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The Legal Services Commission has announced details about its planned approach to procuring new face to face family contracts after the closure of its consultation on the subject.
Following the successful judicial review brought by the Law Society it was not possible for the LSC to introduce the Standard Civil Contract in the family category and instead the Unified Contract for Family was extended. This extension expires on 30 November 2011.
The LSC are seeking to implement a new contract with representative bodies for the delivery of family services commencing in February 2012 and intend to further extend the current Unified Contract for family until then.
The LSC has now confirmed that it will be allowing a four week period for providers to complete the tender using their e-tendering system. The planned timetable is:
Following a review of the responses from the consultation, the LSC has also announced that the supervisor to caseworker ratio will be 1:4. This is the ratio which was preferred by the majority of respondents.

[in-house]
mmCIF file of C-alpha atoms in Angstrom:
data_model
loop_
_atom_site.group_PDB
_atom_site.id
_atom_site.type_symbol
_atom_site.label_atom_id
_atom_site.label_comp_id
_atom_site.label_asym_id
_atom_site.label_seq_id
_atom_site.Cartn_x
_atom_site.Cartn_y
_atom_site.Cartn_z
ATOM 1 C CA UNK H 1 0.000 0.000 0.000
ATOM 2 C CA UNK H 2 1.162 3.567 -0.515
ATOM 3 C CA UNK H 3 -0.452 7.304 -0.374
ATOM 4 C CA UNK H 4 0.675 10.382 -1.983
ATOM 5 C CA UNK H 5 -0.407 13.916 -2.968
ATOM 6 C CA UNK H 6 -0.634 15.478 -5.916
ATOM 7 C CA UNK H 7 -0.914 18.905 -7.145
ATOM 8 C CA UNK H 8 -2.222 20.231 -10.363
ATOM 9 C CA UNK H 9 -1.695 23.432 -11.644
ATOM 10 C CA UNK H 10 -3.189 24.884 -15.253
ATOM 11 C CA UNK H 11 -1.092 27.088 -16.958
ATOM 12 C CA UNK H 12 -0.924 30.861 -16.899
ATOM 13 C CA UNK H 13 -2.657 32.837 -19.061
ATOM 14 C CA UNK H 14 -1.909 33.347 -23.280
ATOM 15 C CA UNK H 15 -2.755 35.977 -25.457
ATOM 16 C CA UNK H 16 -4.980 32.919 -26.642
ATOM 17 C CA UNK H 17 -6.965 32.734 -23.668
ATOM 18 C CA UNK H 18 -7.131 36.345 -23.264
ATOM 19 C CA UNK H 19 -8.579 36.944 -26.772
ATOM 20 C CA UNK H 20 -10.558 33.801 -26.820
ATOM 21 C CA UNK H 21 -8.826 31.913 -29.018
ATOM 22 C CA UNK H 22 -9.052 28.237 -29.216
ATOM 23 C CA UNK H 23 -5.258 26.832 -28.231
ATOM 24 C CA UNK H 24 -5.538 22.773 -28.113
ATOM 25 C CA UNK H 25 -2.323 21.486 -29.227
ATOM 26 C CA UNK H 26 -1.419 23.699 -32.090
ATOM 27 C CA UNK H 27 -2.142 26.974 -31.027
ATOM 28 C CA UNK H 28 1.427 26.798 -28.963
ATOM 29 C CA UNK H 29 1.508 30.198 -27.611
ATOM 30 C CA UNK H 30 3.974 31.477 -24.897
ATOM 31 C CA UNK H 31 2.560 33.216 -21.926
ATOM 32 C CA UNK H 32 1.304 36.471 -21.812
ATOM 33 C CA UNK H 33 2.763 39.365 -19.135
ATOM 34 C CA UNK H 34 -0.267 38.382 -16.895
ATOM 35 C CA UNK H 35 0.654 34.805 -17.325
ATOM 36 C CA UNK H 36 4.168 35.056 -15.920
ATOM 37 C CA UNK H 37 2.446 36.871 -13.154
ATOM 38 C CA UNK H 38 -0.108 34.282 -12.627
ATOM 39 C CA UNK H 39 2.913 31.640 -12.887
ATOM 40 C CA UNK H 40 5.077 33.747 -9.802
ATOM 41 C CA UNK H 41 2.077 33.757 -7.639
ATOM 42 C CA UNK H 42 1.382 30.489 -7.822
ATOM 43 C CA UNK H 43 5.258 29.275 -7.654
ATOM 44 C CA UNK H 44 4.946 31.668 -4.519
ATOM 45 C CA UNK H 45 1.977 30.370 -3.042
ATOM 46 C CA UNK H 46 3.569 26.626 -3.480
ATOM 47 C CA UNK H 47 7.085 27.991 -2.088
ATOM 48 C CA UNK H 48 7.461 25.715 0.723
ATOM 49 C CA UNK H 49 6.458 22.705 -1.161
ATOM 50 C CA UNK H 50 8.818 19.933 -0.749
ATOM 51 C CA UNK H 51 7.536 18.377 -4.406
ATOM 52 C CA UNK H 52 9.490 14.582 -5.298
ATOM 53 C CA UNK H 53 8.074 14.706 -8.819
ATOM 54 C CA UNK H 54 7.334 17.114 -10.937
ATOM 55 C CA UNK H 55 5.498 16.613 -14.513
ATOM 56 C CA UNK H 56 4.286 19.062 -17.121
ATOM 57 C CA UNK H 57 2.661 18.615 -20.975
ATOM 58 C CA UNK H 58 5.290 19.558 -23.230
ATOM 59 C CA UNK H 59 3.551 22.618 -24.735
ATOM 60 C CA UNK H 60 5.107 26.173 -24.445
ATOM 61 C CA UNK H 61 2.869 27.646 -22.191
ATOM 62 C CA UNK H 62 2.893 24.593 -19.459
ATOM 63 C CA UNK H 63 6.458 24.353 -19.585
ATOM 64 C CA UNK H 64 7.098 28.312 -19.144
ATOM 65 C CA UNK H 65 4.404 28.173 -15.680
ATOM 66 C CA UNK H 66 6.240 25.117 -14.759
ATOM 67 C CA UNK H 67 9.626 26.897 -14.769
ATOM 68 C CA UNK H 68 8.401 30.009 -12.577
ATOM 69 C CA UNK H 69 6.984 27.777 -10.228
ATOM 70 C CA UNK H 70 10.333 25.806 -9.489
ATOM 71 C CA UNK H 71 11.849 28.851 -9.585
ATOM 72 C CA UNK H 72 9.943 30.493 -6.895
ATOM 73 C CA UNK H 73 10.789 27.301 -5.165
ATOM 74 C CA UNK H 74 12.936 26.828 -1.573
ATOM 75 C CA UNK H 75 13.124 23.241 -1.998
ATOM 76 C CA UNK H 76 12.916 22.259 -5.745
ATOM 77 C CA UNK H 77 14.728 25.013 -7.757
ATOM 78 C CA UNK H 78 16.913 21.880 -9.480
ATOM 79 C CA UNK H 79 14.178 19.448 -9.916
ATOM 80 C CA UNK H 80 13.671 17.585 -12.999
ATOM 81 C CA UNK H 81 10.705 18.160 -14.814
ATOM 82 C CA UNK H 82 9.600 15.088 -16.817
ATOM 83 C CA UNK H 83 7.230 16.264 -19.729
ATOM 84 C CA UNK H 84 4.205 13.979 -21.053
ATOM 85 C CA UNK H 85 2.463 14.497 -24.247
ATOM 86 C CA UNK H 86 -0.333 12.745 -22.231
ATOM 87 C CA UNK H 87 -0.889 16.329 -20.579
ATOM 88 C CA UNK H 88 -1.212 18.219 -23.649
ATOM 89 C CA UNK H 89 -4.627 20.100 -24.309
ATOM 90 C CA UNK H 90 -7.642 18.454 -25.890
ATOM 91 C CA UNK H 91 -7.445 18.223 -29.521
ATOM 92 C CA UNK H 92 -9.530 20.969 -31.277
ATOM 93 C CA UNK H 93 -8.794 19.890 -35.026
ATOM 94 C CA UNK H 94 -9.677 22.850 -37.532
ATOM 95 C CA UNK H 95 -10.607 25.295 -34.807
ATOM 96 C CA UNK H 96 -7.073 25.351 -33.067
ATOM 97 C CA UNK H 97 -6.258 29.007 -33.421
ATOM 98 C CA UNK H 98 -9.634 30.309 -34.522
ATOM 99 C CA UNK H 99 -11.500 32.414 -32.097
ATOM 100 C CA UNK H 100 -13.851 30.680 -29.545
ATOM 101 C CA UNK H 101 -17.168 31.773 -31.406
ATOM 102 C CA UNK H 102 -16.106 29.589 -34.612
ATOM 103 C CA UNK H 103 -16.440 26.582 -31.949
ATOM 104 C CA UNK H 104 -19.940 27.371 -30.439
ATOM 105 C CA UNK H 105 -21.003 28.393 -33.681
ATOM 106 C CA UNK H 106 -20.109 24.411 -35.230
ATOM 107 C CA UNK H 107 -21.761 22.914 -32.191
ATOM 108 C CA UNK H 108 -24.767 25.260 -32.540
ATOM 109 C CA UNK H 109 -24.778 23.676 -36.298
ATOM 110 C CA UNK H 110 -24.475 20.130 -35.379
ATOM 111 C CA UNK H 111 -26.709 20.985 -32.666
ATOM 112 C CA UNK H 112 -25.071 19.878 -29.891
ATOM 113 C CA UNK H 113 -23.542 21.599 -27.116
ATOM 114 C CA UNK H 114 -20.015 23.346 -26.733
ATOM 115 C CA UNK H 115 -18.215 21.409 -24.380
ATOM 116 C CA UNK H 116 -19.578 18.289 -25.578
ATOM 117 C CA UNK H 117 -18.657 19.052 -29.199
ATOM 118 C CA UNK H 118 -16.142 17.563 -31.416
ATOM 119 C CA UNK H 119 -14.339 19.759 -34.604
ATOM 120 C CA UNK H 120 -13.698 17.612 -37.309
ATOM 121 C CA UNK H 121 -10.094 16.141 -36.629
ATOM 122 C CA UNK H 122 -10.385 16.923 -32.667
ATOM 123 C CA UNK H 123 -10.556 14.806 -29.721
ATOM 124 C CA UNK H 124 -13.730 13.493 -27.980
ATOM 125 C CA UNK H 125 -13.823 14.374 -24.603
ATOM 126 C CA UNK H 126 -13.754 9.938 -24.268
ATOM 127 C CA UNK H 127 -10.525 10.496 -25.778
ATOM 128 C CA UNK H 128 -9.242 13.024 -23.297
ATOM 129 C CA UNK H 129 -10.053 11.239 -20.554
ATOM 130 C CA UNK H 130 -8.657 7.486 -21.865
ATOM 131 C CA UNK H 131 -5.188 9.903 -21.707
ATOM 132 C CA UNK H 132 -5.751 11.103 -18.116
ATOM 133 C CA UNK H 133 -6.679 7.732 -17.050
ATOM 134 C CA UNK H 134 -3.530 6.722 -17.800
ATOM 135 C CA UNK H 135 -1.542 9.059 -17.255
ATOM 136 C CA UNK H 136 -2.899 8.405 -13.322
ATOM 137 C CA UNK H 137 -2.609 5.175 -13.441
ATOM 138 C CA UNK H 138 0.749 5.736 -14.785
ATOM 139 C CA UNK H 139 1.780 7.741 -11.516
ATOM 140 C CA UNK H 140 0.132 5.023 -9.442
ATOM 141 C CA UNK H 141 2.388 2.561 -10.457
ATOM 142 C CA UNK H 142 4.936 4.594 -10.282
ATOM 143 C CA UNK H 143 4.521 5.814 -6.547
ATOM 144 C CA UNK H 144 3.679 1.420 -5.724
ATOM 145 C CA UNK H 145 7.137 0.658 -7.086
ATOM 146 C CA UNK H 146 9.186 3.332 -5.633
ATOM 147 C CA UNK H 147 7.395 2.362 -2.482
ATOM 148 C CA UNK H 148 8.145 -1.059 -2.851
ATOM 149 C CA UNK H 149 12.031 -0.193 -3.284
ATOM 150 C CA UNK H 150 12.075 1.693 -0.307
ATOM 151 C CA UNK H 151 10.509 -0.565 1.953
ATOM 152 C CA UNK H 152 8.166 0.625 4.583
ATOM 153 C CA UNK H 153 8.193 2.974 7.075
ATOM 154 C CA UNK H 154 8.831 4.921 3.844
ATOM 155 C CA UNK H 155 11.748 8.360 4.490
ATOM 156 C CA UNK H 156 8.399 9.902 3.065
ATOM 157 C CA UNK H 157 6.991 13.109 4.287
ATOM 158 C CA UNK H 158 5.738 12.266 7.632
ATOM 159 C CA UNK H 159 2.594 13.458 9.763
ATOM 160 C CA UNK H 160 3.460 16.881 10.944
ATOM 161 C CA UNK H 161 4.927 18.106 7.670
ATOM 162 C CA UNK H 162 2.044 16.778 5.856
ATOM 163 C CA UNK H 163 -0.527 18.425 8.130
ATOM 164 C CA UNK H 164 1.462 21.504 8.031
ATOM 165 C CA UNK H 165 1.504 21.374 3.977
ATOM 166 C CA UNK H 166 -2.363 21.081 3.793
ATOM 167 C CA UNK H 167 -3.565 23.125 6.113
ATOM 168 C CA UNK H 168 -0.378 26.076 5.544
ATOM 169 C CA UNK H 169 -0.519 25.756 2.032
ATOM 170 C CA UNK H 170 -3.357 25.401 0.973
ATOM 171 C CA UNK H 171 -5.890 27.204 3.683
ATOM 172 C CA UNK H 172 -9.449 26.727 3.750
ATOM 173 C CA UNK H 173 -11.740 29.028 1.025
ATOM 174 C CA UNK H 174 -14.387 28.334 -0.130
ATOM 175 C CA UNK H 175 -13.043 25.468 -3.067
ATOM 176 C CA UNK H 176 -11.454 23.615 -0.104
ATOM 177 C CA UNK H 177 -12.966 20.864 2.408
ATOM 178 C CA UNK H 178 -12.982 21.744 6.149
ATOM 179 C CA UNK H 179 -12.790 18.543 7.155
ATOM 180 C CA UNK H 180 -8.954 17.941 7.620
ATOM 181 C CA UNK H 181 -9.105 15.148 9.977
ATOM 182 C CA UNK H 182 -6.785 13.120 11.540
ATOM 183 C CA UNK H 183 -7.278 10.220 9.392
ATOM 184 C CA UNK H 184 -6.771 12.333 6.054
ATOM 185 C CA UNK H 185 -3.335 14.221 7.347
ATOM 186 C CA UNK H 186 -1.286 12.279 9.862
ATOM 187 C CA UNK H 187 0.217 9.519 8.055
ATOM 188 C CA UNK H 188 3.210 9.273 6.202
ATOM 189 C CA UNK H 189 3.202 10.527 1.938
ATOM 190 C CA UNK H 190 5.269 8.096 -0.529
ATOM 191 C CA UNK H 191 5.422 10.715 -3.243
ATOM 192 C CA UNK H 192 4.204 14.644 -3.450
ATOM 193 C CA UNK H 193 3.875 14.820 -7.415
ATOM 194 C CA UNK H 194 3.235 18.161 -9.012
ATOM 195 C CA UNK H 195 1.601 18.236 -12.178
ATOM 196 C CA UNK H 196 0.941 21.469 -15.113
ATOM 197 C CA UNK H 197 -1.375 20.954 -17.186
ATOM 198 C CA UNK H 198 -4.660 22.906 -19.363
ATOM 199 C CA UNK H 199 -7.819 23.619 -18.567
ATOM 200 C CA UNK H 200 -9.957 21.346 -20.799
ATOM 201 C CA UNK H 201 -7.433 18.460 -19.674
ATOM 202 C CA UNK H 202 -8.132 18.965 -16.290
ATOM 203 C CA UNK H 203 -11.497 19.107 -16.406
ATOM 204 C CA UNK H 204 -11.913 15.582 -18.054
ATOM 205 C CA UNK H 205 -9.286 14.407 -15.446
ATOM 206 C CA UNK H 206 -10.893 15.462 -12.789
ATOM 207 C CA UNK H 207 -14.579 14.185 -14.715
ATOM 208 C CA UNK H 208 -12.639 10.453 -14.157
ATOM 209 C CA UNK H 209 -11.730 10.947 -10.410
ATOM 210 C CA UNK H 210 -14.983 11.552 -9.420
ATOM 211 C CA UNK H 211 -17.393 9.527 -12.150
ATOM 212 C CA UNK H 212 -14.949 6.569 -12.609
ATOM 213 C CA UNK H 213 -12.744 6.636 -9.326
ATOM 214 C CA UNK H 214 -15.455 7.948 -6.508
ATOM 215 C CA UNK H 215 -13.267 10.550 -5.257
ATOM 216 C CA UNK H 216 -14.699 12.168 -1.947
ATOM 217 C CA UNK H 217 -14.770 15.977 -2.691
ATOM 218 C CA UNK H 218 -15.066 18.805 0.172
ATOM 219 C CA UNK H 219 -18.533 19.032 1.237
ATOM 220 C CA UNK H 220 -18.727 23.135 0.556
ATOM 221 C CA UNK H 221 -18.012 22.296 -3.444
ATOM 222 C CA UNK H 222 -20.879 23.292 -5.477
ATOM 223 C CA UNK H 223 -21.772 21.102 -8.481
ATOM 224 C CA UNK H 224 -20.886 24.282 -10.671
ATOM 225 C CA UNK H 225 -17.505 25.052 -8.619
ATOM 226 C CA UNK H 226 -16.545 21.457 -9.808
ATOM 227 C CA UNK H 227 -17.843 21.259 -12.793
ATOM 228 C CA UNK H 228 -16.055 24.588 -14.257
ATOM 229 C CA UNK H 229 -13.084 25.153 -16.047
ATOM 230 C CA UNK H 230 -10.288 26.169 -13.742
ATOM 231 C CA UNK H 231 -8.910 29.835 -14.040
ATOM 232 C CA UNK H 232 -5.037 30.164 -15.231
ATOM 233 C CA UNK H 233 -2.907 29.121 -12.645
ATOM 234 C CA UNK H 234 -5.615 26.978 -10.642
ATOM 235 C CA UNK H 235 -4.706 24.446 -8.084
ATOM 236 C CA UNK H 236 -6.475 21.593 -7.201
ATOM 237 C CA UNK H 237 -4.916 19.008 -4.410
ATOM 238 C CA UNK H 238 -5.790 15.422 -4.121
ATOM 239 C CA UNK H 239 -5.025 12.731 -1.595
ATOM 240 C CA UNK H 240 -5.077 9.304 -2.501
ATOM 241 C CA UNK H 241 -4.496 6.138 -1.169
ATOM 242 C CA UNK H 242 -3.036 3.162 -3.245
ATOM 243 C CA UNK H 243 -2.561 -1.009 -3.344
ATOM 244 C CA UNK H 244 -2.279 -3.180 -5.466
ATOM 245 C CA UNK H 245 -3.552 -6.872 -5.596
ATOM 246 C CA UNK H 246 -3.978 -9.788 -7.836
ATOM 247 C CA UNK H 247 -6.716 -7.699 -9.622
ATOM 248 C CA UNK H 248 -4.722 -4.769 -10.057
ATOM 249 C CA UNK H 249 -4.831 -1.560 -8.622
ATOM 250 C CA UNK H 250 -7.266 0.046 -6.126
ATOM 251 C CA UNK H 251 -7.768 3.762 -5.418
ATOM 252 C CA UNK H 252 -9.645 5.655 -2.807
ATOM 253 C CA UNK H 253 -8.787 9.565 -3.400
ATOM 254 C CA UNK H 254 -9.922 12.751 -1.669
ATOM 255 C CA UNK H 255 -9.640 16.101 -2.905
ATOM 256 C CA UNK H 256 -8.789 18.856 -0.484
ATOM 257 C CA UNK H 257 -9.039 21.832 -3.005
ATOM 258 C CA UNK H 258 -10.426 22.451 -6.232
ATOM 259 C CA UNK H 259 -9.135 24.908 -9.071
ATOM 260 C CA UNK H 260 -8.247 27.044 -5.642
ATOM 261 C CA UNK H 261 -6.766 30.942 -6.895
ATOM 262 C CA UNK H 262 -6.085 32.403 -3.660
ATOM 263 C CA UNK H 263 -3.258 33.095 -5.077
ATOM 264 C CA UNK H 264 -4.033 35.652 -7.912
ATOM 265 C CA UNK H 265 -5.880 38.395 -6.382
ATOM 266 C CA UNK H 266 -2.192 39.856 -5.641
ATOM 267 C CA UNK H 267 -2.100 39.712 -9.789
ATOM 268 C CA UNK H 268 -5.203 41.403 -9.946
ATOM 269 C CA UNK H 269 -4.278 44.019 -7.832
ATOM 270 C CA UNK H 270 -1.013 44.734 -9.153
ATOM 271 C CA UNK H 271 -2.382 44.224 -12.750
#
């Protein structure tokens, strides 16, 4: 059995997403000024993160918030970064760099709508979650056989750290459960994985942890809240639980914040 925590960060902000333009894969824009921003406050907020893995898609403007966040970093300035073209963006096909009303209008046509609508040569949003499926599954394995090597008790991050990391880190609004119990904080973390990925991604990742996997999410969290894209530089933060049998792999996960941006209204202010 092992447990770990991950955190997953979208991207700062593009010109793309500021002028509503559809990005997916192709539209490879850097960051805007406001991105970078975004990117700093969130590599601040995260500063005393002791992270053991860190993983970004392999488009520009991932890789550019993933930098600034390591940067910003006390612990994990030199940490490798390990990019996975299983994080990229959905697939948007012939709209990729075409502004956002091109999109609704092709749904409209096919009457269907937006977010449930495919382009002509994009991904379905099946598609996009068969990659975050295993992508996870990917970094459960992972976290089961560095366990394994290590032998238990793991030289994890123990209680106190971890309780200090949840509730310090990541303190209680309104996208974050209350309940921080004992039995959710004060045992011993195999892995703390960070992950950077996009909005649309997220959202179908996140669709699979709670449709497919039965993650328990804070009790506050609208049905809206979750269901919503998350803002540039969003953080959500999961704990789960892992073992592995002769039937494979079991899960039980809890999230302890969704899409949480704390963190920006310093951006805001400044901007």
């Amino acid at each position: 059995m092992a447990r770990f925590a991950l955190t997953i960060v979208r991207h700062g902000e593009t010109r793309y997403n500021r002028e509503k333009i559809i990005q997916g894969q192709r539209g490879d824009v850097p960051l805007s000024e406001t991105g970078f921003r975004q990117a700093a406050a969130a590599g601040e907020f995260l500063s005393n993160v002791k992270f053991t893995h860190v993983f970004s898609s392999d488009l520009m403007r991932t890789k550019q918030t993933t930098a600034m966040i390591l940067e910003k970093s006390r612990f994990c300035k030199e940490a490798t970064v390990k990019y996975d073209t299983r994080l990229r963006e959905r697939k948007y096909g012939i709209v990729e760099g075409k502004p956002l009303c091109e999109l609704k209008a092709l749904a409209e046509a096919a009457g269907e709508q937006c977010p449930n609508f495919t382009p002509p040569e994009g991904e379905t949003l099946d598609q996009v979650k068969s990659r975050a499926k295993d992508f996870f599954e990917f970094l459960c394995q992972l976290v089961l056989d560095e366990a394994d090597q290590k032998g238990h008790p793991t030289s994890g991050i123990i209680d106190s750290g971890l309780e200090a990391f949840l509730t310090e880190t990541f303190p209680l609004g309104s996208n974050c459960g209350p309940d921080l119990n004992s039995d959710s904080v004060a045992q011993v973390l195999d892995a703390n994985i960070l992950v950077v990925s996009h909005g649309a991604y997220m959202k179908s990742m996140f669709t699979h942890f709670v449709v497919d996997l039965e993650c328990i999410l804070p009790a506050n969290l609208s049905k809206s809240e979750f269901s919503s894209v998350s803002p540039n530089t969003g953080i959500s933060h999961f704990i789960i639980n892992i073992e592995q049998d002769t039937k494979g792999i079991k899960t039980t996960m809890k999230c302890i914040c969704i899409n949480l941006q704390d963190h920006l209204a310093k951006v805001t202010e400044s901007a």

The consultation responses suggested that providers should not be required to undertake the full range of private law work and that this would cause particular problems for firms which specialised in children work. The LSC has decided it will therefore not be requiring providers to undertake the full range of work. Consequently there will be no need to distinguish between public and private family law work in relation to matter starts and successful tenderers will simply receive a contract to undertake any family work (with the exception of child abduction work which is subject to a separate tender exercise).
Tender documentation, including the Information for Applicants document, will be published on the LSC website when the tender process opens on 5 September.
Last year the LSC was strongly criticised by the Law Society and practitioners for its handling of the tender process. The chief executive of the Law Society's, Des Hudson, wrote to the LSC after it emerged that almost half of the firms tendering for legal aid family contracts were turned down. The tender process led to the judicial review brought by the Law Society.
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